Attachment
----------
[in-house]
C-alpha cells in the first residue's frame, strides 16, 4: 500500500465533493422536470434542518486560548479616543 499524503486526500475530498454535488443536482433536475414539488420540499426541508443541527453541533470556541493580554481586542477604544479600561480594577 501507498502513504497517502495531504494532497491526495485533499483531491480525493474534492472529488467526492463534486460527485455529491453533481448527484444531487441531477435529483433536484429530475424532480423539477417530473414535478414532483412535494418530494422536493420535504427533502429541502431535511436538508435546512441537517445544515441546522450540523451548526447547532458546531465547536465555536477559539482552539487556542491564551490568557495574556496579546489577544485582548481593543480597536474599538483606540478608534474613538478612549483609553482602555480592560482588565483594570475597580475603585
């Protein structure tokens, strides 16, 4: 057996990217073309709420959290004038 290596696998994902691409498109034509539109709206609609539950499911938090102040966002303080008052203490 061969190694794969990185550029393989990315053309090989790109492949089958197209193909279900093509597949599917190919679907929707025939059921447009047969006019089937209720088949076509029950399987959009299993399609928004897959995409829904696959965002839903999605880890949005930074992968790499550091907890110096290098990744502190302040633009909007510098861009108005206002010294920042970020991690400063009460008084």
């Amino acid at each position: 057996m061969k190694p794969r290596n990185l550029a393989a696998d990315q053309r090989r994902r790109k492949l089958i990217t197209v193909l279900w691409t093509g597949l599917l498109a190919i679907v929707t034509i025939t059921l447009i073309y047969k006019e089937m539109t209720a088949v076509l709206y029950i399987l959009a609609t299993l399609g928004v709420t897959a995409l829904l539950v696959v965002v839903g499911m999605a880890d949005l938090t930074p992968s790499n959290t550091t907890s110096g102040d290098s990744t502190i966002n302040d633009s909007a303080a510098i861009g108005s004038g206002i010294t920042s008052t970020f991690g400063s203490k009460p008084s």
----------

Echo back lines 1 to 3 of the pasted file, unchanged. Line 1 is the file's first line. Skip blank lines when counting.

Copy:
[in-house]
C-alpha cells in the first residue's frame, strides 16, 4: 500500500465533493422536470434542518486560548479616543 499524503486526500475530498454535488443536482433536475414539488420540499426541508443541527453541533470556541493580554481586542477604544479600561480594577 501507498502513504497517502495531504494532497491526495485533499483531491480525493474534492472529488467526492463534486460527485455529491453533481448527484444531487441531477435529483433536484429530475424532480423539477417530473414535478414532483412535494418530494422536493420535504427533502429541502431535511436538508435546512441537517445544515441546522450540523451548526447547532458546531465547536465555536477559539482552539487556542491564551490568557495574556496579546489577544485582548481593543480597536474599538483606540478608534474613538478612549483609553482602555480592560482588565483594570475597580475603585
């Protein structure tokens, strides 16, 4: 057996990217073309709420959290004038 290596696998994902691409498109034509539109709206609609539950499911938090102040966002303080008052203490 061969190694794969990185550029393989990315053309090989790109492949089958197209193909279900093509597949599917190919679907929707025939059921447009047969006019089937209720088949076509029950399987959009299993399609928004897959995409829904696959965002839903999605880890949005930074992968790499550091907890110096290098990744502190302040633009909007510098861009108005206002010294920042970020991690400063009460008084």